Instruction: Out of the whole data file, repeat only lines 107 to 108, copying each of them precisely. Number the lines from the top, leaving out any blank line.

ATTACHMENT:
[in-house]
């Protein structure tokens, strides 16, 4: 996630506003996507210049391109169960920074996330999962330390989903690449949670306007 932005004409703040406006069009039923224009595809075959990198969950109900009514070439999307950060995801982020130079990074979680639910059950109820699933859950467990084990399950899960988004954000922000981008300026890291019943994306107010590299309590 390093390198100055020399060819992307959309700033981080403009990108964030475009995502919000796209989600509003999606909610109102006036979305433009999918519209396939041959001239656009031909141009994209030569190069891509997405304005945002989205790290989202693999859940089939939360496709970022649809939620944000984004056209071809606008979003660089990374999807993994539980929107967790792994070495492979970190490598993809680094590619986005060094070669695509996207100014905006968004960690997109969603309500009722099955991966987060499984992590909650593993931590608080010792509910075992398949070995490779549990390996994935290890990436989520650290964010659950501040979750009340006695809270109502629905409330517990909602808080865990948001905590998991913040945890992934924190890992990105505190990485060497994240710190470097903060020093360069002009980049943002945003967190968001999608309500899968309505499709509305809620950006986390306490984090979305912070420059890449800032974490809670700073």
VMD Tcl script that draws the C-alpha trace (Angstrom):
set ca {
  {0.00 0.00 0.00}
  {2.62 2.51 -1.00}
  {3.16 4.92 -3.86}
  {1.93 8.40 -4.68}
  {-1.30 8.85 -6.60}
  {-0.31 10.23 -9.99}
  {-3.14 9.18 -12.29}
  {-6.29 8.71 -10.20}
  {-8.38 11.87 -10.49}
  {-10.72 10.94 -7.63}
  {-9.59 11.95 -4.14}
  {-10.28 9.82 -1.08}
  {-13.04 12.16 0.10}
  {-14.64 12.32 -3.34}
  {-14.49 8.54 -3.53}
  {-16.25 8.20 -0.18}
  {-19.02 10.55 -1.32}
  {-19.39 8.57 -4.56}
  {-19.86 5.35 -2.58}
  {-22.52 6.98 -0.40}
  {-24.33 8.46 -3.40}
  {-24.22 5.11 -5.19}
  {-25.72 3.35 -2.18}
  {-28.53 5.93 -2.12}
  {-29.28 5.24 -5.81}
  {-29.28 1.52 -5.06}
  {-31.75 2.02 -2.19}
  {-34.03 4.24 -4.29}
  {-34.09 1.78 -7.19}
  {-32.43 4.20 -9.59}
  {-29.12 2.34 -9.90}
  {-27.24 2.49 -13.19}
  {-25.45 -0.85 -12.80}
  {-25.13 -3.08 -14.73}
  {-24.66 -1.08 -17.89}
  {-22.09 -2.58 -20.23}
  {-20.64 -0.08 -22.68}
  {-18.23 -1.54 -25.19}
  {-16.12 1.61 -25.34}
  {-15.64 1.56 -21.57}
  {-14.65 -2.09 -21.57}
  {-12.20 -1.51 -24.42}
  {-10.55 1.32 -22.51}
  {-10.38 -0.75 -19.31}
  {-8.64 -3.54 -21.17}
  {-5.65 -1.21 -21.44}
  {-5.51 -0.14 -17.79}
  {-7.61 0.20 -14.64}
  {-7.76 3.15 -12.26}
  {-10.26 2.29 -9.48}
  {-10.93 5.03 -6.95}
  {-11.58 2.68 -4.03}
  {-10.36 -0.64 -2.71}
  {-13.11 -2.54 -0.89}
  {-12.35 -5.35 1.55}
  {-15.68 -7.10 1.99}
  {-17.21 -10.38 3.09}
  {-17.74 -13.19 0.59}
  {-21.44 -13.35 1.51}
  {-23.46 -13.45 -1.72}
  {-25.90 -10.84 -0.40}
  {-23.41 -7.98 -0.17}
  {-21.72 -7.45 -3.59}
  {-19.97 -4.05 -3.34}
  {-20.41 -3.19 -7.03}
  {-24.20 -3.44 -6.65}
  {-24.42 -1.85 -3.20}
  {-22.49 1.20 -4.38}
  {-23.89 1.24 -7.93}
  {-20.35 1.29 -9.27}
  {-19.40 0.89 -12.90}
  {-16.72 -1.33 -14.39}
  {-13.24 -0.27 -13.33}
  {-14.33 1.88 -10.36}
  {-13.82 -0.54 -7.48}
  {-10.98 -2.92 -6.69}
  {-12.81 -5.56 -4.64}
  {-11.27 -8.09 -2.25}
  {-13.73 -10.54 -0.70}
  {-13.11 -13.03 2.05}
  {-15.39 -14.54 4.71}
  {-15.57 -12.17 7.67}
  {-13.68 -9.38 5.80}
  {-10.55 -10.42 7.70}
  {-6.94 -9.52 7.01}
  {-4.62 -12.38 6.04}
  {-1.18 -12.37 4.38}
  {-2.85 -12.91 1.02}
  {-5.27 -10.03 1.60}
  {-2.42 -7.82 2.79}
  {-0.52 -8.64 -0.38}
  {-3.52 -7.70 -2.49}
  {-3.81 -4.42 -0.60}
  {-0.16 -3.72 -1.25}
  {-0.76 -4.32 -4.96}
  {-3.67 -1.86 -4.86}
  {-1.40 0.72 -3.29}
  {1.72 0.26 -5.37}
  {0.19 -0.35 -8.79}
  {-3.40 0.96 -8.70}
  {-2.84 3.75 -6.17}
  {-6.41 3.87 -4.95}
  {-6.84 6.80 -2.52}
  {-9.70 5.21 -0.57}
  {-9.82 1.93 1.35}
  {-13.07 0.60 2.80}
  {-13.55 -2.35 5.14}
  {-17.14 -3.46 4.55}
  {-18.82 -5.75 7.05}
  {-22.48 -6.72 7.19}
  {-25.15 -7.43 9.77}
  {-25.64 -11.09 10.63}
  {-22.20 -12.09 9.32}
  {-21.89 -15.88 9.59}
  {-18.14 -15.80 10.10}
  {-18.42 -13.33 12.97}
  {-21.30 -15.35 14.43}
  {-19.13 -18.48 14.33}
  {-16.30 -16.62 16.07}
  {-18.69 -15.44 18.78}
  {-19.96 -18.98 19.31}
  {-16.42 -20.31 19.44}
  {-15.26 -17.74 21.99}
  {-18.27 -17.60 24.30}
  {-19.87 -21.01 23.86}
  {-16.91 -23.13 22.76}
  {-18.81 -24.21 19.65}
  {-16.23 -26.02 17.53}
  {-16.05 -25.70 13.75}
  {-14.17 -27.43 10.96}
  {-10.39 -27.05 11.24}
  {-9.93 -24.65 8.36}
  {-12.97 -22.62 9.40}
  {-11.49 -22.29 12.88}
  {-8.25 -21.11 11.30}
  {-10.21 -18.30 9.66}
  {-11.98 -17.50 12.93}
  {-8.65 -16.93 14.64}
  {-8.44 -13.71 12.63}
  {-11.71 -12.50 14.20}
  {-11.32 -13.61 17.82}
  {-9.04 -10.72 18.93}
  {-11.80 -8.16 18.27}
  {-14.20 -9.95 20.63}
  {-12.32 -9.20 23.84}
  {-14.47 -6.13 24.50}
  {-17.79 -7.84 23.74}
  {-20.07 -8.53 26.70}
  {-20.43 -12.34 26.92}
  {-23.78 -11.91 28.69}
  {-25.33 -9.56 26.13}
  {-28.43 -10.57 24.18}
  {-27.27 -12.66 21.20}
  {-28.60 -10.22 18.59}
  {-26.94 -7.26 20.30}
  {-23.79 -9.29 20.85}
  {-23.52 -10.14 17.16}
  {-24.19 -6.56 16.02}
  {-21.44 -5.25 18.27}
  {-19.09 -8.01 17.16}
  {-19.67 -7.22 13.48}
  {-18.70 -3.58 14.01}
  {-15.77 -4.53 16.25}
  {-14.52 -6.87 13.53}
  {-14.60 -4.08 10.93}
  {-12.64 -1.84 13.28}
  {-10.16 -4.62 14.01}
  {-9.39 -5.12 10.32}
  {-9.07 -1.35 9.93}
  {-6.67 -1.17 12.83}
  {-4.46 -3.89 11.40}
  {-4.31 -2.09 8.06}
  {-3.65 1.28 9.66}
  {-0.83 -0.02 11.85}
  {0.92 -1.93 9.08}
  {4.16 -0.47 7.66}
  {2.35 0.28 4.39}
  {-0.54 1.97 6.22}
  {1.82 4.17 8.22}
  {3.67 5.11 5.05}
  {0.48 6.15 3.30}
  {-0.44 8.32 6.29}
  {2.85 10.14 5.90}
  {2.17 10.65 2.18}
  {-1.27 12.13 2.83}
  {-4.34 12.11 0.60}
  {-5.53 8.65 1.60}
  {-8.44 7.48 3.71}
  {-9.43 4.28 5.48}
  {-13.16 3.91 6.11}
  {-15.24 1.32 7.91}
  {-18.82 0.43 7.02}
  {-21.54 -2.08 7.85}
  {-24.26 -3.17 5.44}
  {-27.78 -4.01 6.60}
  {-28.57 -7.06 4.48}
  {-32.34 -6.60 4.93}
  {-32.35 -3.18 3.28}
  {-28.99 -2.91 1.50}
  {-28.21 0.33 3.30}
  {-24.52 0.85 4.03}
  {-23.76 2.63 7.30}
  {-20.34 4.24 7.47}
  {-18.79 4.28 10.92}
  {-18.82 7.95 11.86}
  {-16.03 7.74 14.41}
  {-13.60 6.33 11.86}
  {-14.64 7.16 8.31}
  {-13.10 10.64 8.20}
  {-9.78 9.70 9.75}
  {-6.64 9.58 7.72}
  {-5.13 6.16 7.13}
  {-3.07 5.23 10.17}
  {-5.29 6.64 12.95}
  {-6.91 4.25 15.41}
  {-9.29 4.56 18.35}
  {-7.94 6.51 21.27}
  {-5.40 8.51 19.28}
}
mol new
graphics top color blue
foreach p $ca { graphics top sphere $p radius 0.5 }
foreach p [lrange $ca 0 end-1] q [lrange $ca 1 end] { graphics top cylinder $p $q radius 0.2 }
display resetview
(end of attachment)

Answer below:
  {-6.84 6.80 -2.52}
  {-9.70 5.21 -0.57}